NADD Bulletin Volume IV Number 5 Article 1

Complete listing

Development of an Assessment Instrument for Anxiety, Depression and Mood among Individuals with Mental Retardation

Anna J. Esbensen, J. Rojahn, Michael G. Aman, Stephen Ruedrich

Abstract

No adequate screening instrument exists for anxiety and depression among individuals with mental retardation. The current research project developed the 27-item Anxiety Depression and Mood Screen (ADAMS) to fill this gap. Exploratory factor analysis with 291 individuals resulted in a 5-factor solution with factors of “Manic/Hyperactive Behaviors,” “Depressed Mood,” “Social Avoidance,” “General Anxiety,” and “Obsessive/Compulsive Behaviors.” Confirmatory factor analysis with 300 additional individuals validated this initial solution. Additional psychometric properties of the scale were good.

Introduction

In the general literature, anxiety and depression share common symptoms and are frequently comorbid. These issues have not been adequately addressed with individuals with mental retardation. Few acceptable instruments exist for differentiating these disorders with this population. Currently available scales are either out of date, limited by age or level of mental retardation, or lack psychometric development. The current study attempted to create a rating scale to differentiate symptoms of anxiety and depression in this population. In addition, we sought to assess the psychometrics properties of the scale. The scale was intended for use across all levels of cognitive functioning and age groups.

Method - ADAMS

A preliminary set of 131 items was generated from DSM-IV criteria, previous assessment instruments, and in collaboration with psychologists and psychiatrists at the Nisonger Center UAP at The Ohio State University. This list was revised to render 55 items tapping anxiety, appetite, communication, compulsiveness, concentration, depression, energy level, fear, mood, physical state, sleep disturbance and social interactions. Items with low item variance and poor test-retest reliability were to be excluded from factor analyses. Items were rated on a scale of 0, “not a problem,” to 3, “severe problem.”

Method - Recruitment

•92 agencies in Ohio were contacted

•36 agreed to participate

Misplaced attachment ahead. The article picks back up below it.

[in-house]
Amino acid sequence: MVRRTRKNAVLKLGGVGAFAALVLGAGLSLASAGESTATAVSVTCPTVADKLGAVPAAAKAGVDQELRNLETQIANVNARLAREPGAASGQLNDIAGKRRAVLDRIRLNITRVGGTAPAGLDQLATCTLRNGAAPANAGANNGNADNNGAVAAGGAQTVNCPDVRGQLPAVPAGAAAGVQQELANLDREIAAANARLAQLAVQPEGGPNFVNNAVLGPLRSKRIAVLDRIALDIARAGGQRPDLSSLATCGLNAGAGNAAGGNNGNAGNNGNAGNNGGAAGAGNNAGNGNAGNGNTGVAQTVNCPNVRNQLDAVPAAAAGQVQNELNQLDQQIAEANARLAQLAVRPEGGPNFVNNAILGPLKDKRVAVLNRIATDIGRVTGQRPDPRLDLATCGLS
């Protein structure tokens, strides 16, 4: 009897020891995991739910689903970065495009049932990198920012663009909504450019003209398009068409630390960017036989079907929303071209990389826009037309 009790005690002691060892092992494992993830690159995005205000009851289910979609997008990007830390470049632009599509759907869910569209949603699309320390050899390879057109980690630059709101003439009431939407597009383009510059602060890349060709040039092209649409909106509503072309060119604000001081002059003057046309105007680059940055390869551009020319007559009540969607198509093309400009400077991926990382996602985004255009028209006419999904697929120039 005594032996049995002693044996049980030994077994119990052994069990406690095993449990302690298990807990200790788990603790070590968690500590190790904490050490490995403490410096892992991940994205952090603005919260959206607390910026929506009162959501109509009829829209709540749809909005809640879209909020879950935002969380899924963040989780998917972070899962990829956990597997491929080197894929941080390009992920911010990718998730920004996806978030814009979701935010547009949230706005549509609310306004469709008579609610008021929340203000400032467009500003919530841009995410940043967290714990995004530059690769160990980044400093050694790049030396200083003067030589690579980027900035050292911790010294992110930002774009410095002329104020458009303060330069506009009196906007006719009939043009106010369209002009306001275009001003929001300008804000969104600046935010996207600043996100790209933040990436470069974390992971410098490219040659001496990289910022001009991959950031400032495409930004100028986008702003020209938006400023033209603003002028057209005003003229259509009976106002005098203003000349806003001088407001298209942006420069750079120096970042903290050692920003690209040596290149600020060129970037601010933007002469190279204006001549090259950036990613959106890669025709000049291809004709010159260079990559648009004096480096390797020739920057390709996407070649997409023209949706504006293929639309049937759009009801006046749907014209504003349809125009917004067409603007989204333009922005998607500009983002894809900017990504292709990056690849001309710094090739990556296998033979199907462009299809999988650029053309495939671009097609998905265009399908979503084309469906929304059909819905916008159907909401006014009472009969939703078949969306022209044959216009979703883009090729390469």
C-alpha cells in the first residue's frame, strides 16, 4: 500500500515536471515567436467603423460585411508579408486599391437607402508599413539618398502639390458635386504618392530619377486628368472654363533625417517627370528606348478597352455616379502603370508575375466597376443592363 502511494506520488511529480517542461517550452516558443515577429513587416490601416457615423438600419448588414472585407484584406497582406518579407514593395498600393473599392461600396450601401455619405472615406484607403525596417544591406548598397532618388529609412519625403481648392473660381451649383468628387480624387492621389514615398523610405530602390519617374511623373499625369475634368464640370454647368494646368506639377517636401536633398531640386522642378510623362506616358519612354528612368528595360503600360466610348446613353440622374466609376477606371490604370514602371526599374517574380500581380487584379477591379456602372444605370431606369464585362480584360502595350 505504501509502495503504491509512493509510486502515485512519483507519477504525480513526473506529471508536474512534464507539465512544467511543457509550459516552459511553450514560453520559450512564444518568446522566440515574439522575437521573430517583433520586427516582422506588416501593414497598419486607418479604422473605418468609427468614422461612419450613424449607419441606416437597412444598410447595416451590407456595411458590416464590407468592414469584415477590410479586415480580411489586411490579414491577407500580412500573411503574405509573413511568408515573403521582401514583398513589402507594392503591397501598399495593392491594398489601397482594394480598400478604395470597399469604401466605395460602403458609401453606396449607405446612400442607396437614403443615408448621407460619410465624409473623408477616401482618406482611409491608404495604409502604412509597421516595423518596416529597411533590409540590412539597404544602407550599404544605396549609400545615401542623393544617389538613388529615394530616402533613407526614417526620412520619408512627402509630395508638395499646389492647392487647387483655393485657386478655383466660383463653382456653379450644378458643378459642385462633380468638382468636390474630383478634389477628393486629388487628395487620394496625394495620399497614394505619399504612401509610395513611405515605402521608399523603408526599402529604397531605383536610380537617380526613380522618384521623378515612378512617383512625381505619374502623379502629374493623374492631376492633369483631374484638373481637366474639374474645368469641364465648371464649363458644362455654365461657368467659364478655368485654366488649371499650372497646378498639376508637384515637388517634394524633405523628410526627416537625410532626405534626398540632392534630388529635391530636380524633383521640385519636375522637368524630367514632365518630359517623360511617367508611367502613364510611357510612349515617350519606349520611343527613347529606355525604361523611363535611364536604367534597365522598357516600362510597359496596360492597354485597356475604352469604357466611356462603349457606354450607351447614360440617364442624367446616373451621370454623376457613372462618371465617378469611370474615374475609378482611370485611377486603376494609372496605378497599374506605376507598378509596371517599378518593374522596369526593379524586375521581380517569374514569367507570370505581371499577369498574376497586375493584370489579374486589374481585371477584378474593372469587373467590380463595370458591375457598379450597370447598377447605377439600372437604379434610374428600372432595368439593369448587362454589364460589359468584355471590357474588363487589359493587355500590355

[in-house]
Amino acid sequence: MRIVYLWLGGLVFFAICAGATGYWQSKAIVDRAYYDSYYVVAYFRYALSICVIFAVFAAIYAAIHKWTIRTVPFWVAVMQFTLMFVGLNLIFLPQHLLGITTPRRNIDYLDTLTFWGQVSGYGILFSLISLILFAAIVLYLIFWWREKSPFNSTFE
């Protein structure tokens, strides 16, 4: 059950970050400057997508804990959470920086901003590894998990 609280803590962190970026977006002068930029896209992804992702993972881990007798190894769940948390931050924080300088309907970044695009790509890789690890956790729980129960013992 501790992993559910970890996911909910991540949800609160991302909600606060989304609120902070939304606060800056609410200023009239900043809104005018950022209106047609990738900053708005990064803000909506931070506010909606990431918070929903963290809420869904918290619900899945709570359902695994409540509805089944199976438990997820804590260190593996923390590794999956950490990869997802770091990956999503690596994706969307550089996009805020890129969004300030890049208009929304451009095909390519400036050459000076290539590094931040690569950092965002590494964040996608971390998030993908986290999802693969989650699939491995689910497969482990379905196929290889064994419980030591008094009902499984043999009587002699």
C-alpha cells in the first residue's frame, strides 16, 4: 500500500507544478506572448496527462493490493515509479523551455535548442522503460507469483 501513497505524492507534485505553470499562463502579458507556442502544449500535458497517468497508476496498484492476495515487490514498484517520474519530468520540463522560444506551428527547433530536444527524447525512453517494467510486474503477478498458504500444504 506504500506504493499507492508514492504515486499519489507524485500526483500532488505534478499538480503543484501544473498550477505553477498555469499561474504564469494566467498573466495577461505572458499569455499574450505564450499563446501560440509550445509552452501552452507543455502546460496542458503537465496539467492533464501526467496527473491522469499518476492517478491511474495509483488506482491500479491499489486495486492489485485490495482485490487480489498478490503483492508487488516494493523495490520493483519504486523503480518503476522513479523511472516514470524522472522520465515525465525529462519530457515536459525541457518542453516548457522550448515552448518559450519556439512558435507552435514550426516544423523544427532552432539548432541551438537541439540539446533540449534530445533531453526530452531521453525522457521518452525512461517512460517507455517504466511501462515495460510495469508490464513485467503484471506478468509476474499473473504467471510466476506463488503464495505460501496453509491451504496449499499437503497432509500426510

•971 scales were distributed

•641 were returned (66% return)

•50 excluded based on criteria:

•28 respondents knew participant

less than 6 months

•19 returned scales had greater than

20% missing data

•3 participants outliers on age

•Valid sample of 591 scales:

•291 for exploratory factor analysis

•300 for confirmatory factor analysis

Method - Respondents

Sample 1Sample 2

Relationship:

caretaker17.2%20.0%

employment

supervisor22.7%21.3%

professional41.9%32.7%

relative2.7%2.7%

teacher7.2%9.7%

other8.2%13.7%

Mean length of relationship

6.5 years6 years

Setting:

residential area36.8%35.6%

sheltered workshop44.4%41.9%

treatment setting2.4%2.7%

other16.3%19.8%

Method – Participants

Sample 1Sample 2

Mean Age33 years39 years

Gender (male)51.9%53.2%

Residence:

 family home20.7%23.7%

 group home32.3%27.4%

 independent7.5%9.0%

 institution26.7%24.4%

 other12.8%15.5%

Level of mental retardation:

 borderline4.8%4.5%

 mild24.1%20.7%

 moderate23.7%28.6%

 severe15.4%15.8%

profound25.6%25.2%

Results

Exploratory Factor Analysis

Using the remaining 49 items, the 5 factor solution was preferred based on model fit and clinical interpretability (RMSEA < .08).

Retained factor loadings q .4

Factors labeled:

•Manic/Hyperactive Behavior

•Depressed Mood

•Social Avoidance

•General Anxiety

•Obsessive/Compulsive Behaviors

Confirmatory Factor Analysis

Model fit mediocre:

  RMSEA = .089, CI: .083-.095

NNFI = .75

Factor loadings were all q .3

Item-total correlations q .4

Results – Psychometrics

Mean Item-Total AlphaRe-TestInter-raterLoading1Correlation

Manic/Hyperactive.54.67.75.68.38

Depressed Mood.62.75.80.76.37

Social Avoidance.63.70.83.83.61

General Anxiety.60.69.82.78.39

Obsessive/Compul-sive .73.83.77.82.64

Full Scale---.80.48

1.Confirmatory Factor Loading

Conclusions

In summary, the ADAMS was shown to be a psychometrically sound behavior-based informant report screening instrument of anxiety, mood and depression among individuals with mental retardation that is not restricted by characteristics of the individual, such as age or level of mental retardation. Pending additional psychometric assessment, the ADAMS may be useful for screening these comorbid disorders, differentiating forms of anxiety, and as an aid in the multi-method assessment of psychopathology among individuals with mental retardation.

For further information:

Anna J. Esbensen
1339 Hunter Avenue
Columbus, Ohio 43201-2772

(This material was included in a poster presentation at the 125th annual AAMR meeting in Denver, Colorado, in 2001.